Fiction is fun, but don't mess with the history

Friday, November 29, 2013

"Winter of the World", by Ken Follett (2013)

Winter of the World follows the 2010 Fall of Giants as the second book of Ken Follett's planned "Century" trilogy. Picking up from the 1923 end of Fall of Giants, the second book narrates the years until the first successful Soviet atom bomb test in 1949. Along the way, Follett adds his own versions of many of the most-written-about events of WWII, Pearl Harbor and the Normandy invasion.

The multi-generation, multifamily saga continues to place members of the fictional families in the middle of key historical events. The beauty of the strategy, both for the writer and for readers, is that the second book doesn't need to spend time getting acquainted with the characters. Readers of Fall of Giants already know and care about the Williams, Fitzherbert (now also married into the German Von Ulrich family), Peshkov and DeWar families, and others. Willing suspension of disbelief takes over as Follett constructs "eyewitness" accounts of the 1936 Nazi takeover in Germany, the Battle of Belchite in the Spanish Civil War, the London Blitz, the "Blitzkrieg" German offensive against the French and British, the Russian counterattack before Moscow, the atomic pile test under the grandstand in Chicago, the Labour Party election triumph in postwar Britain, the Berlin airlift and the Soviet espionage that led to acquisition of the a-bomb plans.

Numerous historical characters make cameo appearances, including Roosevelt, Truman, Marshall, Hull and Welles from the US government; Groves and Oppenheimer of the Manhattan Project; Chamberlain, Churchill and Ernest Bevin the Labour party leader; and the Soviet leaders Stalin, Beria and Molotov.

The one notable digression (that I found) from historical accuracy comes in the tale of how the Soviets - four years after the Americans - developed their own nuclear weapon. Follett invents a fictional German physicist named Wilhelm Frunze, loosely based on the historical Klaus Fuchs. Frunze gives Soviet spy Volodya Peshkov detailed plans for the "Fat Man" bomb, allowing the Soviets to build a similar bomb by 1949. Frunze and his wife are later found guilty of treason and executed. The real Fuchs was suspected of espionage, but the charge could not be proved. Convicted of a lesser charge, Fuchs served nine years in prison and was stripped of his British citizenship.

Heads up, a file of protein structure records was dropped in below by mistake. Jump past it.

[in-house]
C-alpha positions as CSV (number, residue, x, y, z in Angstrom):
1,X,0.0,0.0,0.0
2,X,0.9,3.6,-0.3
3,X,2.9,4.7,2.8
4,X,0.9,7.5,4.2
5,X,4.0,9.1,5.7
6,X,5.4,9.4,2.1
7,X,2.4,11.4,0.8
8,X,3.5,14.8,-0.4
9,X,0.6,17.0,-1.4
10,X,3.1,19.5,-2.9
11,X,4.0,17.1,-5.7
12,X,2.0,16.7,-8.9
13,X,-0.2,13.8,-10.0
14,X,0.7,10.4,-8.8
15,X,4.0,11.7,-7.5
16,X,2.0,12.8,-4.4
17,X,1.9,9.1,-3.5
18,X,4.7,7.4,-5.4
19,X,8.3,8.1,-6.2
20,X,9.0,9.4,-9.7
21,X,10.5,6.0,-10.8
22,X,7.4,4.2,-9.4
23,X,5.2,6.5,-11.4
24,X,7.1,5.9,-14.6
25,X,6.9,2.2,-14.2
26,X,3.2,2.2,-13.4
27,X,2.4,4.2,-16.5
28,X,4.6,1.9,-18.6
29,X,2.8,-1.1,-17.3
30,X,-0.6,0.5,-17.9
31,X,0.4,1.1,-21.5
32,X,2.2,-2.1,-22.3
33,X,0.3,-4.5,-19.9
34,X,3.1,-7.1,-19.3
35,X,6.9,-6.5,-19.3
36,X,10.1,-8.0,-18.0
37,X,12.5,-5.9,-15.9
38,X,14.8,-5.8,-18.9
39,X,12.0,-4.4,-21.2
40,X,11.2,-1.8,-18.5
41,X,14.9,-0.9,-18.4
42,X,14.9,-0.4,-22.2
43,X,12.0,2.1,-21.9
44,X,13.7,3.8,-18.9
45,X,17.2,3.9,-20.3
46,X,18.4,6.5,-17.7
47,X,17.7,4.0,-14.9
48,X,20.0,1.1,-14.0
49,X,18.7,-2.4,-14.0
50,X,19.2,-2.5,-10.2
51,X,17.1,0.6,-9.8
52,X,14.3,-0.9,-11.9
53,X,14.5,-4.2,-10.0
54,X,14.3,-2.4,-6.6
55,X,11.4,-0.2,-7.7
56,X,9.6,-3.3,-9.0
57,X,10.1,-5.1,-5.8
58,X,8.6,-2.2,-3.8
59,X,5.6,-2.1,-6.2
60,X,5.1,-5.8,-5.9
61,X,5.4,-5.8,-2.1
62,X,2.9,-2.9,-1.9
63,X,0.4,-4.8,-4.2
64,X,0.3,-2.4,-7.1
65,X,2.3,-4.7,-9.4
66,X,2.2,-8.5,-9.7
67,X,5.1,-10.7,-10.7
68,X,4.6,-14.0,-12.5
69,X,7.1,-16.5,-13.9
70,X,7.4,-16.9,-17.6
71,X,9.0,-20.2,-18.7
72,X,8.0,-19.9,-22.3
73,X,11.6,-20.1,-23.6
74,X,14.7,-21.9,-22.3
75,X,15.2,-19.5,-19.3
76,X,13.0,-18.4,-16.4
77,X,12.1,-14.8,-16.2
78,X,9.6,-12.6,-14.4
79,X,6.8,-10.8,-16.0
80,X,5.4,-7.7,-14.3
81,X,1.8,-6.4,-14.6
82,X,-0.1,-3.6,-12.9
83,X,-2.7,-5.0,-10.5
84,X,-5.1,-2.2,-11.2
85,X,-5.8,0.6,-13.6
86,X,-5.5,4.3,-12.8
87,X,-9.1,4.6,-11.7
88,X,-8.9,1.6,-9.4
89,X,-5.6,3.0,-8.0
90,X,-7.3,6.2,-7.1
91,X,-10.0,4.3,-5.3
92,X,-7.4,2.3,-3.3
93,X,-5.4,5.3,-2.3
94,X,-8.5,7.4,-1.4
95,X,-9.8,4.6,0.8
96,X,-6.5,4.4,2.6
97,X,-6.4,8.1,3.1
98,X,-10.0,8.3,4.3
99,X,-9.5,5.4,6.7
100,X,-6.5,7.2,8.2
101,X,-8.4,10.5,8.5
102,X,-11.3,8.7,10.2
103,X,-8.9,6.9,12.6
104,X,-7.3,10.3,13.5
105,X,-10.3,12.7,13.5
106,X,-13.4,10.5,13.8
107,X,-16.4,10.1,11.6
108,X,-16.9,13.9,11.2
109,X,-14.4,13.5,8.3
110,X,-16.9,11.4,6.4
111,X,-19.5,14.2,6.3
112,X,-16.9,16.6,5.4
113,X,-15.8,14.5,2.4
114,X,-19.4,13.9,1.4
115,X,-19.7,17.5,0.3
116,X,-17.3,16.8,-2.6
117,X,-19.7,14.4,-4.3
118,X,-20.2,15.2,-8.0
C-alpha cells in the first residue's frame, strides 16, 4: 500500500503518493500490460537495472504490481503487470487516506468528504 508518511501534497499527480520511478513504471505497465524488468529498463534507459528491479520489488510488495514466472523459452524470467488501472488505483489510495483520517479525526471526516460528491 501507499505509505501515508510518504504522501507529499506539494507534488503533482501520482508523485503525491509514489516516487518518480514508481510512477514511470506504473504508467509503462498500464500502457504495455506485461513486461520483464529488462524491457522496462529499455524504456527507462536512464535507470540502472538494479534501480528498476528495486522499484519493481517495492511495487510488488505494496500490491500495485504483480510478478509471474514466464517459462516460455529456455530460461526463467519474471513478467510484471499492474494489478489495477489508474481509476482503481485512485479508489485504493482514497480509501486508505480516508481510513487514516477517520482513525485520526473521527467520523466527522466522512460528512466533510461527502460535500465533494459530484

The popularity of the pre-to-post WWII time period in historical fiction means there's a lot of path-crossing among the various fictional characters. Frunze might have been interned on the Isle of Man with John Lawton's fictional Rod Troy (Lily of the Field). Follet's fictional Soviet spies in Berlin and Spain must have known those invented by Alan Furst. The DeWars might have met Herman Wouk's Navy officers at Pearl Harbor. Woody DeWar of the 101st Airborne may have known Private Ryan. Greg Peshkov at Los Alamos certainly must have encountered Joseph Kanon's Michael Connolly (Los Alamos) or Martin Cruz Smith's Joe Pena (Stallion Gate).

Maybe one of these authors will someday write a novel where all the surviving fictional WWII characters get together in 1960 for a big reunion. Oh, the stories they could tell.   

Wednesday, November 6, 2013

"Fall of Giants", by Ken Follett (2010)

What a pleasure to get back to a historical fiction author who not only studies history but also writes well. The first book of a planned trilogy, Fall of Giants begins in 1914 on the eve of World War One and ends with news of the failure of the 1923 "Beer Hall Putsch" - led by a young Adolf Hitler - a harbinger of things to come in Germany.

Known earlier in his career for wartime-espionage thrillers like Eye of the Needle, Follett established his historical-fiction reputation with The Pillars of the Earth. He has perfected the popular historical fiction plot device of narrating large historical themes through the more personal stories of  multiple generations of interconnected families.

For best effect, this scheme must include fictional families in different places and in different social strata. Fall of Giants follows the Williams family of Welsh coal miners, the Fitzherbert family of aristocratic Welsh landowners, the Peshkov family of Russian peasants, and the DeWar family of the emerging American business-professional-political class. Through these fictional families, we witness many of the most significant events: the war itself, the reluctant American involvement, the Russian Revolution, the "White" counter-revolution, the Versailles peace conference, the women's suffrage movement in Britain - coinciding with the fall from power of the aristocratic landowner class, and the beginning of Prohibition in the US.

Another effective Follett plot device compares and contrasts the fortunes of two family members who choose different paths. The two Peshkov brothers, for instance, are separated by events leading to the October Revolution. One brother escapes the country just ahead of the police, eventually finding his way to Buffalo, New York, and into the beginnings of organized crime bootleggers. The other brother stays in St. Petersburg, becoming a Bolshevik and confidant of Lenin and Trotsky.  

Through the fictional characters, we meet many of the most important historical figures involved in those events, including Woodrow Wilson, David Lloyd George, the young Winston Churchill , Vladimir Lenin, Leon Trotsky, Alexander Kolchak, and many others.

No need for the "five criteria" to rate Fall of Giants - straight 5s (am I too soft? - maybe). I'm looking forward to the rest of this outstanding trilogy.